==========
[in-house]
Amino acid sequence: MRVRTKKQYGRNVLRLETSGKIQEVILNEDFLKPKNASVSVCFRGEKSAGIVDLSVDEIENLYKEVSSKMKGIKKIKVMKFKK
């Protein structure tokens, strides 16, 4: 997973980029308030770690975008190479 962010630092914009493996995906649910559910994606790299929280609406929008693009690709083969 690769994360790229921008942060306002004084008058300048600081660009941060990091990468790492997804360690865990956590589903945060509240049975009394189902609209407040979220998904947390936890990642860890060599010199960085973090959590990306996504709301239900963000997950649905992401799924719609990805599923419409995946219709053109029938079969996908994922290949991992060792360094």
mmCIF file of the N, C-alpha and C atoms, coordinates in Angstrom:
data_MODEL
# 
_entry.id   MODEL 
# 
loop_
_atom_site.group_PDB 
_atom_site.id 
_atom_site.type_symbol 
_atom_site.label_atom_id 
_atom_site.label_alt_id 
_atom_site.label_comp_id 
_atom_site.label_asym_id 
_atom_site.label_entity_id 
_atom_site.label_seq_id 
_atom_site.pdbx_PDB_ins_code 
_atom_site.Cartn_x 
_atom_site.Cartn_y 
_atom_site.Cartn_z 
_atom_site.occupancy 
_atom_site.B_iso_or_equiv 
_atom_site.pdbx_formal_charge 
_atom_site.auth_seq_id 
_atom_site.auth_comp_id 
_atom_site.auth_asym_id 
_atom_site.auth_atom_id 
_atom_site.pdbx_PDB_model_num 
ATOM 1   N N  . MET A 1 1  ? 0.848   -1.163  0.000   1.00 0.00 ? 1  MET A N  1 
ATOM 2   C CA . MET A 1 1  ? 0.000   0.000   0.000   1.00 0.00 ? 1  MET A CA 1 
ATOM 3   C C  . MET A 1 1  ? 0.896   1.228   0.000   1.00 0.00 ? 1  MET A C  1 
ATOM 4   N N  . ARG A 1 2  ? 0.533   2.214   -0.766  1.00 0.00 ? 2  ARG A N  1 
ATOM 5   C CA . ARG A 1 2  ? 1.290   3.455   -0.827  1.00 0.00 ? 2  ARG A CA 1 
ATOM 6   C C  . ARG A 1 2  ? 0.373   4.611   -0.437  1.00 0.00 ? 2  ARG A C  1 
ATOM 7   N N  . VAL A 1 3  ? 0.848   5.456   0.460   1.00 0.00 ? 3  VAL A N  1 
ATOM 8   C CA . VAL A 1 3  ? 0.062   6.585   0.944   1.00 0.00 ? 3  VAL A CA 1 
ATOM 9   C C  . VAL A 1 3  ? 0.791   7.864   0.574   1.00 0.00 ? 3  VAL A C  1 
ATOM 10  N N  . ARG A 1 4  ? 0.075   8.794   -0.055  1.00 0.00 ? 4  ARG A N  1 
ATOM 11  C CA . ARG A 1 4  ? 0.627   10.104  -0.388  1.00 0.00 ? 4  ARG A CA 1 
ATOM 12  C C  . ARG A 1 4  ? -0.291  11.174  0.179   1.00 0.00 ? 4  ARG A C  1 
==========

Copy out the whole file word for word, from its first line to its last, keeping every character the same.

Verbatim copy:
[in-house]
Amino acid sequence: MRVRTKKQYGRNVLRLETSGKIQEVILNEDFLKPKNASVSVCFRGEKSAGIVDLSVDEIENLYKEVSSKMKGIKKIKVMKFKK
């Protein structure tokens, strides 16, 4: 997973980029308030770690975008190479 962010630092914009493996995906649910559910994606790299929280609406929008693009690709083969 690769994360790229921008942060306002004084008058300048600081660009941060990091990468790492997804360690865990956590589903945060509240049975009394189902609209407040979220998904947390936890990642860890060599010199960085973090959590990306996504709301239900963000997950649905992401799924719609990805599923419409995946219709053109029938079969996908994922290949991992060792360094």
mmCIF file of the N, C-alpha and C atoms, coordinates in Angstrom:
data_MODEL
# 
_entry.id   MODEL 
# 
loop_
_atom_site.group_PDB 
_atom_site.id 
_atom_site.type_symbol 
_atom_site.label_atom_id 
_atom_site.label_alt_id 
_atom_site.label_comp_id 
_atom_site.label_asym_id 
_atom_site.label_entity_id 
_atom_site.label_seq_id 
_atom_site.pdbx_PDB_ins_code 
_atom_site.Cartn_x 
_atom_site.Cartn_y 
_atom_site.Cartn_z 
_atom_site.occupancy 
_atom_site.B_iso_or_equiv 
_atom_site.pdbx_formal_charge 
_atom_site.auth_seq_id 
_atom_site.auth_comp_id 
_atom_site.auth_asym_id 
_atom_site.auth_atom_id 
_atom_site.pdbx_PDB_model_num 
ATOM 1   N N  . MET A 1 1  ? 0.848   -1.163  0.000   1.00 0.00 ? 1  MET A N  1 
ATOM 2   C CA . MET A 1 1  ? 0.000   0.000   0.000   1.00 0.00 ? 1  MET A CA 1 
ATOM 3   C C  . MET A 1 1  ? 0.896   1.228   0.000   1.00 0.00 ? 1  MET A C  1 
ATOM 4   N N  . ARG A 1 2  ? 0.533   2.214   -0.766  1.00 0.00 ? 2  ARG A N  1 
ATOM 5   C CA . ARG A 1 2  ? 1.290   3.455   -0.827  1.00 0.00 ? 2  ARG A CA 1 
ATOM 6   C C  . ARG A 1 2  ? 0.373   4.611   -0.437  1.00 0.00 ? 2  ARG A C  1 
ATOM 7   N N  . VAL A 1 3  ? 0.848   5.456   0.460   1.00 0.00 ? 3  VAL A N  1 
ATOM 8   C CA . VAL A 1 3  ? 0.062   6.585   0.944   1.00 0.00 ? 3  VAL A CA 1 
ATOM 9   C C  . VAL A 1 3  ? 0.791   7.864   0.574   1.00 0.00 ? 3  VAL A C  1 
ATOM 10  N N  . ARG A 1 4  ? 0.075   8.794   -0.055  1.00 0.00 ? 4  ARG A N  1 
ATOM 11  C CA . ARG A 1 4  ? 0.627   10.104  -0.388  1.00 0.00 ? 4  ARG A CA 1 
ATOM 12  C C  . ARG A 1 4  ? -0.291  11.174  0.179   1.00 0.00 ? 4  ARG A C  1 